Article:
One can verify that if satisfies the D-RIP condition in terms of the sparsity and the dictionary . Denote and as and respectively for short.

Denote the compact singular value decomposition (SVD) of

as . Let and its pseudo-inverse be . One can verify that . denotes the minimal nonzero singular value of and denotes the maximal one, that is, the spectral norm . One has and . Define

Let be the support set of , that is, a subset of , with . Denote as its complementary index set with respect to . Without loss of generality, we assume that does not contain zero rows. Assume that where and all entries

’s are i.i.d. centered sub-Gaussian random variables with sub-Gaussian norm

(Readers who are not familiar with the sub-Gaussian norm can treat as the standard derivation in Gaussian random variable). In discussing the dimensions of the problem and how they are related to each other in the limit (as and both approach ), we make use of order notation. If and are both positive quantities that depend on the dimensions, we write if can be bounded by a fixed multiple of for all sufficiently large dimensions. We write if for any positive constant , we have for all sufficiently large dimensions. We write if both and . Throughout this paper, a Gaussian random matrix means that all entries follow i.i.d. standard Gaussian distribution . Denote the norm of as where is the column of .

1.2 Related Work

Candès et al. (2011) proposed the following formulation to solve the problem in this paper:

(6)

where is assumed to have orthogonal columns and is taken as the upper bound of . They showed that the estimate error is bounded by with high probability if is a Gaussian random matrix333Note that the “Gaussian random matrix” defined in Candès et al. (2011) is slightly different from ours. In Candès et al. (2011), is a Gaussian random matrix if each entry of is generated from . Please refer to Section 1.5 in Candès et al. (2011). Here we only restate the result in Candès et al. (2011) by using our definition for Gaussian random matrices. with , where and are two constants. Letting and , the error bound turns out to be . This result shows that in the noiseless case, with high probability, the true signal can be exactly recovered. In the noisy case, assume that ’s () are i.i.d. centered sub-Gaussian random variables, which implies that is bounded by with high probability. Note that since the measurement matrix is scaled by from the definition of “Gaussian random matrix” in Candès et al. (2011), the noise vector should be corrected similarly. In other words, should be bounded by rather than , which implies that the estimate error in Candès et al. (2011) converges to a constant asymptotically.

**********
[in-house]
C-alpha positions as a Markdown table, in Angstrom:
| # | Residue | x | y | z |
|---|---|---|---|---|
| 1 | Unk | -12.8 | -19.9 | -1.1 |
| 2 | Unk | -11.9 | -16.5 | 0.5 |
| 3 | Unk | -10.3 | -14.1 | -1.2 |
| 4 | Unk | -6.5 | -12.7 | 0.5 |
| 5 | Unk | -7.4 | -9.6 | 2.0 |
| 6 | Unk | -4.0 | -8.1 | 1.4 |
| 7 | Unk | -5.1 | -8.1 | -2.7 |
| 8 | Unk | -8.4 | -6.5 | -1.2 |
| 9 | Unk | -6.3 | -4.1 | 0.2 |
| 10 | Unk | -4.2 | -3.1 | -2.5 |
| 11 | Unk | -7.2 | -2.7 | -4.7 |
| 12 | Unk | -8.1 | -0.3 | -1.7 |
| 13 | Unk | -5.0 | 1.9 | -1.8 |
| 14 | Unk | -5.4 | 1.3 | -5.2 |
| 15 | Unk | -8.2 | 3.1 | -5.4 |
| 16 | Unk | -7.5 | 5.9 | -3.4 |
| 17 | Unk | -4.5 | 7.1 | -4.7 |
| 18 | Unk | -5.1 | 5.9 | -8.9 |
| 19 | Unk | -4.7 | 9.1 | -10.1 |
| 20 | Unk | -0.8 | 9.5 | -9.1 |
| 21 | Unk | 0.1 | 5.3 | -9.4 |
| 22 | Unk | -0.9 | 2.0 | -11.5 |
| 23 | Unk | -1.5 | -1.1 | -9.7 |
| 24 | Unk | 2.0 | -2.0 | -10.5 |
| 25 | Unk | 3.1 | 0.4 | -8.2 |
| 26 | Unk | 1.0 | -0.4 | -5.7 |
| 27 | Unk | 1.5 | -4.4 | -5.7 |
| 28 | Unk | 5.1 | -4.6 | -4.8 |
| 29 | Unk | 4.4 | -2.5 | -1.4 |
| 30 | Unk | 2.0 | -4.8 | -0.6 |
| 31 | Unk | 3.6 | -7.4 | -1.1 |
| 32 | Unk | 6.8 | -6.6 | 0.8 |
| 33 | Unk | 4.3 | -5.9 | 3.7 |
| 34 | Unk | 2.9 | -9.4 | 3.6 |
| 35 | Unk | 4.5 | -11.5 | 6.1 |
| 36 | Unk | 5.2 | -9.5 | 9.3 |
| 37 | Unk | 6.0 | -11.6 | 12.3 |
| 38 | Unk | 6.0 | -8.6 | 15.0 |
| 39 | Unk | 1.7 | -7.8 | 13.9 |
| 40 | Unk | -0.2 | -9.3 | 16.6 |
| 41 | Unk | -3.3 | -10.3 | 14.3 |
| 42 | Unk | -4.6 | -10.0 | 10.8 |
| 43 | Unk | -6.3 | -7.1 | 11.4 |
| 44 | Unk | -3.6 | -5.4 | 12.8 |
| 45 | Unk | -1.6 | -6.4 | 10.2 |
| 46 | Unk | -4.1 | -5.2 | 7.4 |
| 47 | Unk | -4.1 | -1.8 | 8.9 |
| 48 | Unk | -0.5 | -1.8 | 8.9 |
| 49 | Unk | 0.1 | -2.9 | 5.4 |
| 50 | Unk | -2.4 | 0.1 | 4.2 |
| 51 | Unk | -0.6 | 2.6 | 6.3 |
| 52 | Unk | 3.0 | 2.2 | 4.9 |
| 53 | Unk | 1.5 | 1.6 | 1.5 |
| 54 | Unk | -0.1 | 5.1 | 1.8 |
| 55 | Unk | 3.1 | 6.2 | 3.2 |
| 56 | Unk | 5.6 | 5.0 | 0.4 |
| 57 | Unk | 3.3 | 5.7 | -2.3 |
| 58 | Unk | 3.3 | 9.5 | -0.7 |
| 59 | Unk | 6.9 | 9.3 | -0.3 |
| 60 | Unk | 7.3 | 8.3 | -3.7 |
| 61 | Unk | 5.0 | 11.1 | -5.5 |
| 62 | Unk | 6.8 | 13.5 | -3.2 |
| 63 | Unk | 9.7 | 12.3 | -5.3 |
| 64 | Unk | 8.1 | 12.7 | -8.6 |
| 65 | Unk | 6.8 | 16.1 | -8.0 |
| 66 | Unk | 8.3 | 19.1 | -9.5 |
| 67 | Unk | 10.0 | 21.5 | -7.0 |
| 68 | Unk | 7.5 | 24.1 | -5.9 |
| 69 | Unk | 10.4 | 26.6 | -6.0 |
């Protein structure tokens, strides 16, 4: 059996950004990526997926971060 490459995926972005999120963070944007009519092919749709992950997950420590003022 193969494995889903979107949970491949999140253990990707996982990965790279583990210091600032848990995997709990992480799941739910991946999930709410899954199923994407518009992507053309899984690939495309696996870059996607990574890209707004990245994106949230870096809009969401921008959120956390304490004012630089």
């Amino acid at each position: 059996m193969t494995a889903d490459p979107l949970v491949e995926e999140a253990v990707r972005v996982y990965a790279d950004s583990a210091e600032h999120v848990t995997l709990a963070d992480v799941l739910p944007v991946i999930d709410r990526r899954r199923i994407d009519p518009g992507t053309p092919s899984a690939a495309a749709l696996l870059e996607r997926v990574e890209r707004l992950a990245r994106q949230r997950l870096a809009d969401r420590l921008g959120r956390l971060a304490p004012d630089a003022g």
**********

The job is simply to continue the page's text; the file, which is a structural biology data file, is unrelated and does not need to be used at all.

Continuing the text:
Needell and Ward (2012a, b) studied the formulation in Eq. (6) and considered the special case that is the total variance matrix corresponding to the () dimensional signal with the sparsity level . Their analysis shows that if the measurement matrix is properly designed and the measurement number satisfies , then in the noiseless case (that is, ), the true signal can be exactly recovered with high probability; in the noisy case, the estimate error is bounded by . Following the analysis above, one can see that the estimate error diverges when goes to infinity.

Nama et al. (2012) considered the noiseless case and analyzed the formulation

(7)

assuming all rows of to be in the general position, that is, any rows of are linearly independent, which is violated by the fused LASSO. An sufficient condition was proposed to recover the true signal using the cosparse analysis.